• Imidacloprid;
  • QuEChERS method;
  • Maximum residue limit;
  • Estimated daily intake;
  • Hazard index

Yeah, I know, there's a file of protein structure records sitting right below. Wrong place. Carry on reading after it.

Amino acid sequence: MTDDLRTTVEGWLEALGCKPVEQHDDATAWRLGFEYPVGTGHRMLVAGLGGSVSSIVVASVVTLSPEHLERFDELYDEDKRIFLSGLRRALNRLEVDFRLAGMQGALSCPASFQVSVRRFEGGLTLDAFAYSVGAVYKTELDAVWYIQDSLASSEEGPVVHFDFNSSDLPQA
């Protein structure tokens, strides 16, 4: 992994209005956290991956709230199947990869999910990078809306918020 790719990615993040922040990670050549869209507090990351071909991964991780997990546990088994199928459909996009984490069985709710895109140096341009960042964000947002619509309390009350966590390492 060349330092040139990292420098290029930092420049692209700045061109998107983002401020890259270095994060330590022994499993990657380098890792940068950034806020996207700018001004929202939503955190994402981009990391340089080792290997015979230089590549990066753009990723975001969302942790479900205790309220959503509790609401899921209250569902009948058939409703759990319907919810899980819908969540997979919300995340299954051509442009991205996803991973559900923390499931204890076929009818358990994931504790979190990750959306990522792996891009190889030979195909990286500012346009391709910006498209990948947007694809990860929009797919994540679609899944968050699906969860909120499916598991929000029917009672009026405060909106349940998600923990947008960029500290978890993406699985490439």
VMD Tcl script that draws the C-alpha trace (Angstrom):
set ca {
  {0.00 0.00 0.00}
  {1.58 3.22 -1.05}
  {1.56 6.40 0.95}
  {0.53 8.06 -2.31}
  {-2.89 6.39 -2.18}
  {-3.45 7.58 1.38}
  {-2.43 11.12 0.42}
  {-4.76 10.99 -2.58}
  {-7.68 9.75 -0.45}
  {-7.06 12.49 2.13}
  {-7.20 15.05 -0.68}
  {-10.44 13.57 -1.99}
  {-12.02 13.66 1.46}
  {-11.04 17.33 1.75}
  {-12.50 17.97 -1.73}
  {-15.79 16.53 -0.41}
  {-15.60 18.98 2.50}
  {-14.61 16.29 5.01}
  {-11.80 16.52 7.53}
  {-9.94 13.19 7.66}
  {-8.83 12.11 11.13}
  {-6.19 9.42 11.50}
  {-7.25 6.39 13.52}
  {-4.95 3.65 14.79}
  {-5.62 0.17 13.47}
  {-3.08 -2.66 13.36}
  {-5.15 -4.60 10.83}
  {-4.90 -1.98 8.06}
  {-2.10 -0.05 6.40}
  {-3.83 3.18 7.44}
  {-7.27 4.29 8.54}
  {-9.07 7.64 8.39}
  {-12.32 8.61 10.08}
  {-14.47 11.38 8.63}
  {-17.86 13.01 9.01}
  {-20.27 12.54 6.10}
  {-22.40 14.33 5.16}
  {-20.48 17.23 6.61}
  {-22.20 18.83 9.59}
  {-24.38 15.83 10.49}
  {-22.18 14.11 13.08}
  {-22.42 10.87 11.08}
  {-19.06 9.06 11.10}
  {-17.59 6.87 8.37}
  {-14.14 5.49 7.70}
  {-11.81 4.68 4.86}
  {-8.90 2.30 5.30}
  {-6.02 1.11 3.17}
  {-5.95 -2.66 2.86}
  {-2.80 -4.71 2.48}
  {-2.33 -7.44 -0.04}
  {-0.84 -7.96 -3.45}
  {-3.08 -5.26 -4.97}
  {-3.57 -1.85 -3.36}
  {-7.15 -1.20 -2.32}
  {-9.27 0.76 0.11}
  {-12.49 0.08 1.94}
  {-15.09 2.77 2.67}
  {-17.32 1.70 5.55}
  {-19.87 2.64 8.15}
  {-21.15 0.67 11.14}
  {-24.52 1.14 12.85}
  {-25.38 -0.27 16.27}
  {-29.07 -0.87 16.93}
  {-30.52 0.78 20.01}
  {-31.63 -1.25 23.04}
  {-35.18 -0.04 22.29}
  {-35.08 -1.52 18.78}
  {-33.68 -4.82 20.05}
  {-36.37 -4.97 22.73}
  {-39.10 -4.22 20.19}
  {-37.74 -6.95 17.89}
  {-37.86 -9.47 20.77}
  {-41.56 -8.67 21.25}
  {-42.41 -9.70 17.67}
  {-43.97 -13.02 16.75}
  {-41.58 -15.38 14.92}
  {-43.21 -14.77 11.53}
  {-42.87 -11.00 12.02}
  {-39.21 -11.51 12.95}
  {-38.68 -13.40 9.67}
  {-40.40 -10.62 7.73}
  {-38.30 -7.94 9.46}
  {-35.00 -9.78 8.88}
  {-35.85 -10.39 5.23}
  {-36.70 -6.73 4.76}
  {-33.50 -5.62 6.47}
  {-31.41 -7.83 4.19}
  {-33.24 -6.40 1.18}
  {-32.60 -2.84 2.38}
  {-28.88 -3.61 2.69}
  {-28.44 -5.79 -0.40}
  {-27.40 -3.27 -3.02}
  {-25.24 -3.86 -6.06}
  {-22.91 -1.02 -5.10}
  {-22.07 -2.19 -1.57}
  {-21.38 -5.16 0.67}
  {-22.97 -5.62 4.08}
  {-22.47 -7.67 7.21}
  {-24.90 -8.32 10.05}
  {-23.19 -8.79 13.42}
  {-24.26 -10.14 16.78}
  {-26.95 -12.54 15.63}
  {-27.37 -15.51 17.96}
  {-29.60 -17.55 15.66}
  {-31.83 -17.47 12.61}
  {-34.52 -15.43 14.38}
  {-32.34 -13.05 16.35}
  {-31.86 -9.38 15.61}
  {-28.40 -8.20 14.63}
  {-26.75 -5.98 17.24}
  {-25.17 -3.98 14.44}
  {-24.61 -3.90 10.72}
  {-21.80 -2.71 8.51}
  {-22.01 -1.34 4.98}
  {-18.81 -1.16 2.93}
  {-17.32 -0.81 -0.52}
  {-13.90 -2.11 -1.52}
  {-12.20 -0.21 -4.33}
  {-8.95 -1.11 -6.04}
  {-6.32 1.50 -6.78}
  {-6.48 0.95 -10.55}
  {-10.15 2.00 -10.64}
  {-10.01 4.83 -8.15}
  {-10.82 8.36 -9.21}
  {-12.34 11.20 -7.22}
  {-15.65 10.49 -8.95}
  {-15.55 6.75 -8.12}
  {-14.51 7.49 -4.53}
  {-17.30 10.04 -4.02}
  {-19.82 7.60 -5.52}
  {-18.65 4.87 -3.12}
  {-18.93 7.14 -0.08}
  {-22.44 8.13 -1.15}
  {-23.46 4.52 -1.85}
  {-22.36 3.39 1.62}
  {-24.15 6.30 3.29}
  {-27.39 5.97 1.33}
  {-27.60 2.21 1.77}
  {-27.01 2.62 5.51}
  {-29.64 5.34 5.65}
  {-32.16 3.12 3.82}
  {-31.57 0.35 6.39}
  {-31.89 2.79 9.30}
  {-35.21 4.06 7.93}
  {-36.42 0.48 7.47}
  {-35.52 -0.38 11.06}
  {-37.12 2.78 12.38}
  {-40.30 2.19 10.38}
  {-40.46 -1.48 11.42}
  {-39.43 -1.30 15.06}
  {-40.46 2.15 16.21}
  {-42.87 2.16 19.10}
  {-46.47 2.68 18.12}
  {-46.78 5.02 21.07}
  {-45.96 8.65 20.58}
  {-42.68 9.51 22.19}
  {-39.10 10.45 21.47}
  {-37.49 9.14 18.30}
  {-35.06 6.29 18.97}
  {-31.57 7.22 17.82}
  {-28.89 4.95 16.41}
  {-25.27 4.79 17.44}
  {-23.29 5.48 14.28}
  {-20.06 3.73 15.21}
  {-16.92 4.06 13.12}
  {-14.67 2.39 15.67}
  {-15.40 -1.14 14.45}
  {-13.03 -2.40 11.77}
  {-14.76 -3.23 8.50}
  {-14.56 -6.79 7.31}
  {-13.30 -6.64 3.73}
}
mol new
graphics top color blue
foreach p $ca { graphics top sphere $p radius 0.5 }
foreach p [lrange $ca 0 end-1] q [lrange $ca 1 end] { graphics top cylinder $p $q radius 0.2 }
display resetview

A total of 250 samples—including fruits, fruit juices, and baby foods (50 samples each), vegetables (70 samples), and cereals (30 samples)—were collected from Lucknow, India, and analyzed for the presence of imidacloprid residues. The QuEChERS (quick, easy, cheap, effective, rugged, and safe) method of extraction coupled with high-performance liquid chromatographic analysis were carried out, and imidacloprid residues were qualitatively confirmed by liquid chromatography–mass spectrometry. Imidacloprid was not detected in samples of fruit juices and baby foods. It was, however, detected in 38 samples of fruits, vegetables, and cereals, which is about 15.20% of the total samples. Of samples of fruits, 22% showed the presence of imidacloprid, and 2% of samples showed residues above the maximal residue limit. Although imidacloprid was detected in 24% of vegetable samples, only 5.71% showed the presence of imidacloprid above the maximal residue limit. However, 33% of cereal samples showed the presence of imidacloprid, and about 3% of samples were above the maximal residue limit. The calculated estimated daily intake ranged between 0.004 and 0.131 µg/kg body weight, and the hazard indices ranged from 0.007 to 0.218 for these food commodities. It is therefore indicated that lifetime consumption of vegetables, fruits, fruit juices, baby foods, wheat, rice, and pulses may not pose a health hazard for the population of Lucknow because the hazard indices for imidacloprid residues were below one. Environ. Toxicol. Chem. 2013;32:723–727. © 2012 SETAC